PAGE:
• Top of post – Because there’s little correlation between people sharing posts and actually reading them, placing share buttons at the top of the post can be quite effective for some companies. If you go this route, though, your headlines must be top-notch to convince readers your content is share-worthy.
  • Bottom of post – It makes sense to think that a reader who has just finished reading an excellent article might be inclined to share. Keep in mind, though, that you could miss out on readers who only skim partway through an article before deciding to click the share button.
  • Scrolling buttons – This approach, used by QuickSprout and Moz.com (as well as many others), keeps your share buttons in view from start to finish.

When you find the right location, use an attention-grabbing button design that complements your website. (Check out this post for some design inspiration.)

The best location for placing follow buttons: things to keep in mind

Easy to find

The same principle of findability that you use to decide where to place your share buttons applies to follow buttons, too – don’t send your readers on a scavenger hunt just to follow you on social media.

Consult the results from the heat-mapping analysis you conducted to determine the best location for your share buttons. What are other areas of the page your users spending the most time scanning? While your share buttons should be placed in close proximity to your content to encourage sharing, your follow buttons can take up other frequently-scanned pages real estate to ensure that your readers don’t miss out on the opportunity to follow your brand.

Don’t overwhelm the reader

Here’s the good news: You don’t have to stick to one location. It’s perfectly reasonable to have social media follow buttons in the page header and additional links to your social media profiles in the footer. There’s nothing wrong with giving users multiple options.

That said, you don’t want to add unnecessary clutter to your website, and you also don’t want to overwhelm your users – so testing several options is your best bet. If you find that you get more followers by placing follow buttons in both places, great. If not, your tests will reveal the location that generates the most engagement.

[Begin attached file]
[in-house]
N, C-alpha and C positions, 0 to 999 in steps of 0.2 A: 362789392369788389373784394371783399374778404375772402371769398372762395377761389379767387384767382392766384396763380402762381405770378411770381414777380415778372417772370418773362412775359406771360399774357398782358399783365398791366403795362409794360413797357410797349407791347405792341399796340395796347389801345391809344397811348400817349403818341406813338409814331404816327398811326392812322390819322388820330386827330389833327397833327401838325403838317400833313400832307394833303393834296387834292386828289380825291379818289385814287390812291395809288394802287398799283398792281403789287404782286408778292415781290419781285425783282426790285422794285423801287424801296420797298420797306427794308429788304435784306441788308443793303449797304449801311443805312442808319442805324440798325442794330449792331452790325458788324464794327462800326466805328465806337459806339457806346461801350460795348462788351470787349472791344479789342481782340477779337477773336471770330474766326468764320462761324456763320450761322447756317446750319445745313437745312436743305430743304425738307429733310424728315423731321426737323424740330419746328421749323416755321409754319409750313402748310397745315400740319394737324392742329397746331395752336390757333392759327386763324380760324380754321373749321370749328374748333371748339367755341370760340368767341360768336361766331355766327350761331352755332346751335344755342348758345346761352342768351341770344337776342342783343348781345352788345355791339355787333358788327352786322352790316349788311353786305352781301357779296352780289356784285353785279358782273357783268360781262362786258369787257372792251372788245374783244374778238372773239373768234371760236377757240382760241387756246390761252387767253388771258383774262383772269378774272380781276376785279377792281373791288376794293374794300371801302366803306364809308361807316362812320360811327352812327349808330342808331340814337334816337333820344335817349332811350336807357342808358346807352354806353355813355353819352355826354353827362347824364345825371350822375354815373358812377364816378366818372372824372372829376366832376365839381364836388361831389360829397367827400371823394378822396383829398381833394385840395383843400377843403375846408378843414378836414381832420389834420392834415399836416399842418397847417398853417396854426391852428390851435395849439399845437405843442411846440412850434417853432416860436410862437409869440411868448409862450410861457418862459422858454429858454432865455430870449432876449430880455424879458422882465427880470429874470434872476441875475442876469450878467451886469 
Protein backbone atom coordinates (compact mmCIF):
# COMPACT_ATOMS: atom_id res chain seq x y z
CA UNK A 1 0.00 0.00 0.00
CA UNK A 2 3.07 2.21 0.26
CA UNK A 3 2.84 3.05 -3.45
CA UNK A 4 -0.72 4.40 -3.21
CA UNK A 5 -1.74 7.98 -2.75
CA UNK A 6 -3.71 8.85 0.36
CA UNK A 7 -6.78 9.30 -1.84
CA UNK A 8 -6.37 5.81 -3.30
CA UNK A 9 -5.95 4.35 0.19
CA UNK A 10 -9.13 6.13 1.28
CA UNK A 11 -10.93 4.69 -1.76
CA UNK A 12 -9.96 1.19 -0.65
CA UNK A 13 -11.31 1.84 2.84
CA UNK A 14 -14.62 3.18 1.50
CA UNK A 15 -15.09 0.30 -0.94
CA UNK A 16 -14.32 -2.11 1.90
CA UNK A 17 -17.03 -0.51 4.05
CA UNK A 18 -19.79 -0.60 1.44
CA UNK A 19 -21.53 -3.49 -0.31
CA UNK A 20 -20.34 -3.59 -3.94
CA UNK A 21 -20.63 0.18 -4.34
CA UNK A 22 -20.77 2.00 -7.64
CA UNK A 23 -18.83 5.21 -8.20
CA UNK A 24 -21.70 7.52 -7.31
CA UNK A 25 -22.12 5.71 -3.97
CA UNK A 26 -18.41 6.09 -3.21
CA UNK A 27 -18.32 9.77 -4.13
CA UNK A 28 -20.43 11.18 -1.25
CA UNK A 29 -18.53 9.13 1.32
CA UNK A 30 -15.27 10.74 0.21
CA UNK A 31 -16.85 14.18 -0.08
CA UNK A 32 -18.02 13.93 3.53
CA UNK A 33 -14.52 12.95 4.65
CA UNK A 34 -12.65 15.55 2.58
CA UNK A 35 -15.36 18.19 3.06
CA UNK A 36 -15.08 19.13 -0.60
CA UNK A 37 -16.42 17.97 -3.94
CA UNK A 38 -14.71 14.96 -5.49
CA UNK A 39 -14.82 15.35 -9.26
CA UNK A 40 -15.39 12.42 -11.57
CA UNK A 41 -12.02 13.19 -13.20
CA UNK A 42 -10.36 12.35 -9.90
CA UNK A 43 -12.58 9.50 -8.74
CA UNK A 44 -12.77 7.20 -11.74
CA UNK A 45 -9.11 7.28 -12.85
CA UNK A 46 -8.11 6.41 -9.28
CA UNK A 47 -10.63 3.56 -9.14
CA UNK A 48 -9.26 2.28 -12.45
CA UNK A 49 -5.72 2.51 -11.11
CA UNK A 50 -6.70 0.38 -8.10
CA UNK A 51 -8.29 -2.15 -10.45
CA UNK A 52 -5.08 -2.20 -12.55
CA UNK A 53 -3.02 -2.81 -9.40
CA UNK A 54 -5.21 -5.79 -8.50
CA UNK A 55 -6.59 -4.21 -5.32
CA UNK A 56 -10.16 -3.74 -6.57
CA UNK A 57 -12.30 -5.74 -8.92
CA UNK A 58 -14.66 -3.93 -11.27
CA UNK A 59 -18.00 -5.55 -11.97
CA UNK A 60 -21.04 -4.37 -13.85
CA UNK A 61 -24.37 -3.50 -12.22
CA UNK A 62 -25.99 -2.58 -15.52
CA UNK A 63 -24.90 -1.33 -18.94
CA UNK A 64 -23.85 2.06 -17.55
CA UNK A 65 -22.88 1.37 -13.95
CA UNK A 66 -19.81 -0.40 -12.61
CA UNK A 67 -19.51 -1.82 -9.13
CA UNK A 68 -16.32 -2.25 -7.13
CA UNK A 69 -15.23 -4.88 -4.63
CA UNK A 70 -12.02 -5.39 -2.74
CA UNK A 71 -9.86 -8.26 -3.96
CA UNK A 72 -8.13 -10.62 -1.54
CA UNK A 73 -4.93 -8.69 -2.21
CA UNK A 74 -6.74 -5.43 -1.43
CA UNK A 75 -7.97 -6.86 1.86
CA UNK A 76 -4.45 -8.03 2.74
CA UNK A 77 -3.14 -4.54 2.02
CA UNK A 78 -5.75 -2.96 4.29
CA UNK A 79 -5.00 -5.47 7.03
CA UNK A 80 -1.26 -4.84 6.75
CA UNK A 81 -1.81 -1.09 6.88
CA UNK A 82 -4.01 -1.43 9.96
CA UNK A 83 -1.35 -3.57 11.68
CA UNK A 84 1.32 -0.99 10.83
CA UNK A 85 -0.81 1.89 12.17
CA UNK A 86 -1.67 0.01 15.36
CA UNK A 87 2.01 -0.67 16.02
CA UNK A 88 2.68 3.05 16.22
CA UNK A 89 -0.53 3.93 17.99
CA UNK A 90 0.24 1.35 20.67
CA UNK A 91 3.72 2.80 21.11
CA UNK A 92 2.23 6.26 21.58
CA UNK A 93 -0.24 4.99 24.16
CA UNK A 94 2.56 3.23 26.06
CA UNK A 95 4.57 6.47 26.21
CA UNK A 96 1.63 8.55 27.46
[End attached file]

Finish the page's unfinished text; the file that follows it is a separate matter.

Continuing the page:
Header vs. footer

Most people automatically look in the header and footer regions of a web page when in search of social media buttons. While that may seem like a sure bet, how do you know your readers are actively searching for ways to share your content and follow your social profiles?

Many websites opt to place follow buttons in the page footer. This is a static location that’s always present (except in some cases, such as landing pages that have a different layout), and it’s one of the first places users look when intentionally searching for a way to follow a company or brand on social media. Others go for prominent top-right placement, putting follow buttons next to the company logo or contact information where users are almost guaranteed to see them.

Some examples we love

Mashable

If you have a scrolling header like Mashable does, your page header can actually be an ideal location for your follow buttons:

Mashable
Screenshot via Mashable

The buttons are always visible to readers, no matter how far they’ve read an article or what page they’re on. Plus, they’re easily distinguished from the share buttons, which are placed under each post heading:

Mashable

Screenshot via Mashable

Upworthy

Upworthy places its follow buttons in the prominent top-right area of the page, next to the main menu bar:

Upworthy
Screenshot via Upworthy

Foundr Magazine

Foundr Magazine is a good example of a minimalist approach. They use just a single set of share buttons and a single set of follow buttons, both strategically placed for maximum engagement: follow buttons in the footer with scrolling share buttons in the left-hand sidebar:

Foundr
Screenshot via Foundr

In short, the best location for your social media share and follow buttons is wherever your users are most likely to click them. That depends on a few things, such as your audience’s preferences, your website layout, and how most readers scan your web pages. It’s easy – and well worth your time – to run a few split tests to find the winning formula.